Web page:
God, reveal the grace that can be found in the hard, uncomfortable places of our lives. AMEN.


A Clean Heart

THURSDAY, February 23
Psalm 51:10-19

Do you ever wonder how people really change? How do you get unstuck? How do you get rid of that bad habit? How can I become more like Jesus? 

It is clear David understands how change happens. At the center of this psalm he writes, “Create in me a clean heart, O God, and renew a right spirit within me” (v. 10). The word for “create” here is the same word used in Genesis 1. David understands he is talking to the Creator of the universe. He is appealing to the Creator of his heart as the only one who can truly change his heart. He needs something more than a new plan, a new agenda, a new self-improvement curriculum. Another sermon, discipline, or religious act is not going to change him. He needs the Creator to step in and create a new, clean heart in him. He realizes he is helpless to do that on his own. 

Creator God, change us from the inside out. AMEN.



Trembling Hearts

FRIDAY, February 24
Psalm 99

The majesty and grandeur of the mountains often make me tremble—standing at the base of the Sierra Nevada Mountains reminds me of how small I really am. It’s one of the reasons I love going to them. They speak of our infinite and powerful Creator. They stir up in me a desire to worship, to lift up the God who spoke all of this into being. David writes, “The Lord reigns, let the nations tremble” (v. 1, NIV). I don’t think many of us visibly shake when we contemplate God in worship. But worship requires trembling. 

Charles Spurgeon wrote, “Saints quiver with devout emotion and sinners quiver with terror when the rule of Jehovah is fully perceived and felt.” Do you tremble at the holiness of God when you come into his presence? Does your heart leap, knowing holy God calls us sons and daughters and invites us to know him?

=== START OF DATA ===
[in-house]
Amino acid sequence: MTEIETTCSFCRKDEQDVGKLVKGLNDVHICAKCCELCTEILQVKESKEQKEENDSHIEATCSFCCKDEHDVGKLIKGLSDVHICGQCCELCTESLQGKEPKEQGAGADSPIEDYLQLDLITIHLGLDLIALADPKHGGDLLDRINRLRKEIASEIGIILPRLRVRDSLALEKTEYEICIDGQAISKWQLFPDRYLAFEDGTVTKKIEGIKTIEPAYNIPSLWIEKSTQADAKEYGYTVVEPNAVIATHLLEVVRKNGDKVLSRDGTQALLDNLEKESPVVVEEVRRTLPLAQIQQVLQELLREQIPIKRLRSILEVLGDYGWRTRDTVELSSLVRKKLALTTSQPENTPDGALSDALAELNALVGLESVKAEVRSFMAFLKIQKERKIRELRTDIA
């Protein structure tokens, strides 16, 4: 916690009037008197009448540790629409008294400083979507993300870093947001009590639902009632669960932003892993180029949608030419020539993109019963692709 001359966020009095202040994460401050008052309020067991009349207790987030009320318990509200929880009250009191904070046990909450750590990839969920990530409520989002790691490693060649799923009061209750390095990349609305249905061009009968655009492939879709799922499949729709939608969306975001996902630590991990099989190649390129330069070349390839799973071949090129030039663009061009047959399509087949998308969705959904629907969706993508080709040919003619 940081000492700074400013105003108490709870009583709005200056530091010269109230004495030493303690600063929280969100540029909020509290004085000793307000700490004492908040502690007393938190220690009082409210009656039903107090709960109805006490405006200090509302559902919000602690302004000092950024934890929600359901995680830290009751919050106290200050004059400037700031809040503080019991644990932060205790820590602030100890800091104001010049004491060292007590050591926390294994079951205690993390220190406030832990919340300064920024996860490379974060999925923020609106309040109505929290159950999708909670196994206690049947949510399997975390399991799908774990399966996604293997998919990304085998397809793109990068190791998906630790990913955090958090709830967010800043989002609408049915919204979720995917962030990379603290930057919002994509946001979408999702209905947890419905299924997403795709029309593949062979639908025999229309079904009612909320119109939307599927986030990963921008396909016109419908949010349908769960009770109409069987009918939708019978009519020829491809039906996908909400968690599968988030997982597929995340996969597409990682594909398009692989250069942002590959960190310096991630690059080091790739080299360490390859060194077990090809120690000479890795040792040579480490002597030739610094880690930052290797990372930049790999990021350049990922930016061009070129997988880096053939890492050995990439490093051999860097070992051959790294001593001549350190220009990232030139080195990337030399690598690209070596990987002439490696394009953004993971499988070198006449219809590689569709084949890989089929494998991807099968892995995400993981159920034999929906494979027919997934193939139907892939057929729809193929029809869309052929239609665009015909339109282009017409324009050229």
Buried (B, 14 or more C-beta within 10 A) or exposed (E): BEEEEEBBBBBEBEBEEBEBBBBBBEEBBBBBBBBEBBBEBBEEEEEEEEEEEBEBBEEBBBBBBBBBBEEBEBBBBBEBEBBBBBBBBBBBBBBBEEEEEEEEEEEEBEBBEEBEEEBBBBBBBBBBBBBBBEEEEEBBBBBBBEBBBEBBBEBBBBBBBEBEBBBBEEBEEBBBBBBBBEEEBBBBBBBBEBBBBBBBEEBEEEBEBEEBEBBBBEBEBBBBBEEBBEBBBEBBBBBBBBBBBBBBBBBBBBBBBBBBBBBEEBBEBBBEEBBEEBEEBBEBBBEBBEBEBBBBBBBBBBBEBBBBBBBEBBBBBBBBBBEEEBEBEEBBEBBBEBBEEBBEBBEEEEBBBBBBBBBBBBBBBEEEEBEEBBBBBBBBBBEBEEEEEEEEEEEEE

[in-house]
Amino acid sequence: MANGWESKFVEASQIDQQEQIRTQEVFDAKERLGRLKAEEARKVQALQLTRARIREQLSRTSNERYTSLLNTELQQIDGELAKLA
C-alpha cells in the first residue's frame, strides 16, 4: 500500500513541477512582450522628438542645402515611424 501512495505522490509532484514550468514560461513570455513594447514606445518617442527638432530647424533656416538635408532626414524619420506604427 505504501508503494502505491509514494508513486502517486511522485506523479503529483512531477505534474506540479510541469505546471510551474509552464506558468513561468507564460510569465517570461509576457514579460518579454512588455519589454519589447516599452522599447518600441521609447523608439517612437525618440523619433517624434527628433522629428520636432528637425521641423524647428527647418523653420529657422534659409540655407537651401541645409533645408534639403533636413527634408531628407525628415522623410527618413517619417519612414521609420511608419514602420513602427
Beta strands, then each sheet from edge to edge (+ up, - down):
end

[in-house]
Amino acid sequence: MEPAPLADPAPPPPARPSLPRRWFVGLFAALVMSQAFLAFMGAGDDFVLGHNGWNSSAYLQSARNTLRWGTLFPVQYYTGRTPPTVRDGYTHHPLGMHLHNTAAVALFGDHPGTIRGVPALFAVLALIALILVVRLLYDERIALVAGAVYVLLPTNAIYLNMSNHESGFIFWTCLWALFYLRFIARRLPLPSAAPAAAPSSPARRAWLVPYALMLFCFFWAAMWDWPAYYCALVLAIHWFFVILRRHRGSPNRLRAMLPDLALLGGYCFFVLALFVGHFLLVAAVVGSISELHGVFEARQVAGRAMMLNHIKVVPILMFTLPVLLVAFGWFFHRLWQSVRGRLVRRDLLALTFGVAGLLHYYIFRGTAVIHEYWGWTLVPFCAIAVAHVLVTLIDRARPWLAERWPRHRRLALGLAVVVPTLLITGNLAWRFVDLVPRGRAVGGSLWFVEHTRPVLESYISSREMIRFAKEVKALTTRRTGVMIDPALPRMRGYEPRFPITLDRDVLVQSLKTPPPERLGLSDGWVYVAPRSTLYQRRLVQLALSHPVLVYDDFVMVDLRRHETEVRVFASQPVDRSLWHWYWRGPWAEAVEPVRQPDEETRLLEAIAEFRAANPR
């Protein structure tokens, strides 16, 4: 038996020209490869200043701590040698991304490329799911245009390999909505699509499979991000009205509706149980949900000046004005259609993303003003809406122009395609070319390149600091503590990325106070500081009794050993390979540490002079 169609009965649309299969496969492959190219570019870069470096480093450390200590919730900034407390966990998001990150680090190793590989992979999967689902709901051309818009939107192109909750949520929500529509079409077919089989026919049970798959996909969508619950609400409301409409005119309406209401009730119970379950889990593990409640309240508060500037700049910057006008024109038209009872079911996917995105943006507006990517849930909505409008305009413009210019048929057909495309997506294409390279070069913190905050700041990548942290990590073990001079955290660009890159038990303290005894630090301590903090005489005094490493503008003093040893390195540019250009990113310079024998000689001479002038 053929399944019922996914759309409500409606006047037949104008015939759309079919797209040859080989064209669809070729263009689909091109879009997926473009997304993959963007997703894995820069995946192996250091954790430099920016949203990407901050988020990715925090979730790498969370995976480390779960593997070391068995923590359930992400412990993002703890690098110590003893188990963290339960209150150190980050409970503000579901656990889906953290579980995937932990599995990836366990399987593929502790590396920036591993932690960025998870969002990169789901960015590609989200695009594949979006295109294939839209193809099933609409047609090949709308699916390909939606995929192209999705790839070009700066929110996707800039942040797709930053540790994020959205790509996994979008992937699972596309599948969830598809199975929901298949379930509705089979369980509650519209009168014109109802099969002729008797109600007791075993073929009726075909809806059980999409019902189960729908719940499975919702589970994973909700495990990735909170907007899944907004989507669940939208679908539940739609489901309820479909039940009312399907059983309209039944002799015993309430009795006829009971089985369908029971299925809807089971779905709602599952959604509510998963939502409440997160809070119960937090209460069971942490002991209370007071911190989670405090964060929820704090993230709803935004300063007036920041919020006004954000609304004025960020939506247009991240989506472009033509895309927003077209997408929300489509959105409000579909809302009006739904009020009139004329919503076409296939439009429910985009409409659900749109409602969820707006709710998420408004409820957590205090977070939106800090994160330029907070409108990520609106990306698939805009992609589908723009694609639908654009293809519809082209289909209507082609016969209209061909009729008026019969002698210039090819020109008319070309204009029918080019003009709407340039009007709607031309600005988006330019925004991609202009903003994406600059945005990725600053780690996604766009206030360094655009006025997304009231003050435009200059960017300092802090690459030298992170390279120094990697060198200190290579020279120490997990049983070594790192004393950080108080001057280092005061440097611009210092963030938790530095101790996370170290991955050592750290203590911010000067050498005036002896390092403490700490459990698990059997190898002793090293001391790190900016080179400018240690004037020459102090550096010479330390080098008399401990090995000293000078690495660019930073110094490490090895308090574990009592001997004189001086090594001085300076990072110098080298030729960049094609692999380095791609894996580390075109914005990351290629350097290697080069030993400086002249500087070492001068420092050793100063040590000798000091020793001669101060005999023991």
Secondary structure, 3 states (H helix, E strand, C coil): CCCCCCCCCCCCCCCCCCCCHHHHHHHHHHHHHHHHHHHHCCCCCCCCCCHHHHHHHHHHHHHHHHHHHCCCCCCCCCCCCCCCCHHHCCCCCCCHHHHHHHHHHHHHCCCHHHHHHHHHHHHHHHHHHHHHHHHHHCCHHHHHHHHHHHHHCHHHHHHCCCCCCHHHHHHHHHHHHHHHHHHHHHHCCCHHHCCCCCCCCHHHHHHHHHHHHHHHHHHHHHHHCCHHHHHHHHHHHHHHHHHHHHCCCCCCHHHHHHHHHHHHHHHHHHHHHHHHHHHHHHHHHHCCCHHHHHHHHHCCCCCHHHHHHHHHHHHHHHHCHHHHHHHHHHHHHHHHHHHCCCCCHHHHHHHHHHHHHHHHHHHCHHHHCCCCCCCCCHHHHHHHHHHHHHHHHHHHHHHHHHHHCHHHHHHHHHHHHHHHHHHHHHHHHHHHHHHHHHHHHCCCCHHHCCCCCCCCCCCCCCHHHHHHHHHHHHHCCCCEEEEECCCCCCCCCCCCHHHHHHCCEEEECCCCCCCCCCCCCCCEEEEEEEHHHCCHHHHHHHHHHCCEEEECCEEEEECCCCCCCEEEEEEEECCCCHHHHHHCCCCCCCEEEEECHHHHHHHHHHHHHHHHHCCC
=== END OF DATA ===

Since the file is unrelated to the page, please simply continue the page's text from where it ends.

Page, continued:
Jehovah God, open our hearts to your wonder and majesty in this season of Lent. AMEN.


The Real King

SATURDAY, February 25
Psalm 2

I like to be in control of my life, my schedule, my calendar. I have a plan of what I want to do. When other people interrupt or change that plan, I get frustrated and am confronted with my desire for control. I want to rule my life. 

Today’s psalm confronts our desire to rule our own lives (vv. 1-3). God reminds us in verses 4-9 that his Son is the ruler—Jesus is the King of kings. The one who was transfigured on the holy mountain is the one who is enthroned to rule the world. The question we are left with is, will we follow? (vv. 10-12). Will we submit to the real King and trust him, or will we continue to go our own way, which leads to destruction? The way of trust leads to blessing. Holding on to control leads to disaster. 

God, show us how we can surrender more fully to your rule and reign in our lives today. AMEN.



About the Author

  • Jono Shaffer

    I have been a pastor since 2003 in Santa Barbara at Oceanhills Covenant Church. I love serving the church in a variety of ways as the executive pastor and am passionate about helping others encounter God through adventure, spiritual practices, and deep relationships. I studied counseling at Northwestern University, earned my MDiv from Fuller Seminary, and then was ordained in the Covenant. I have been married to my wife, Erin, since 1998, and we have three kids—Nathan, Kyle, and Keira. I feel fully alive when I am hiking or skiing in the mountains, playing tennis with friends, or just having meaningful conversation around a fire pit. I love to see people grow in their faith as they learn to follow Jesus in community and for the sake of others.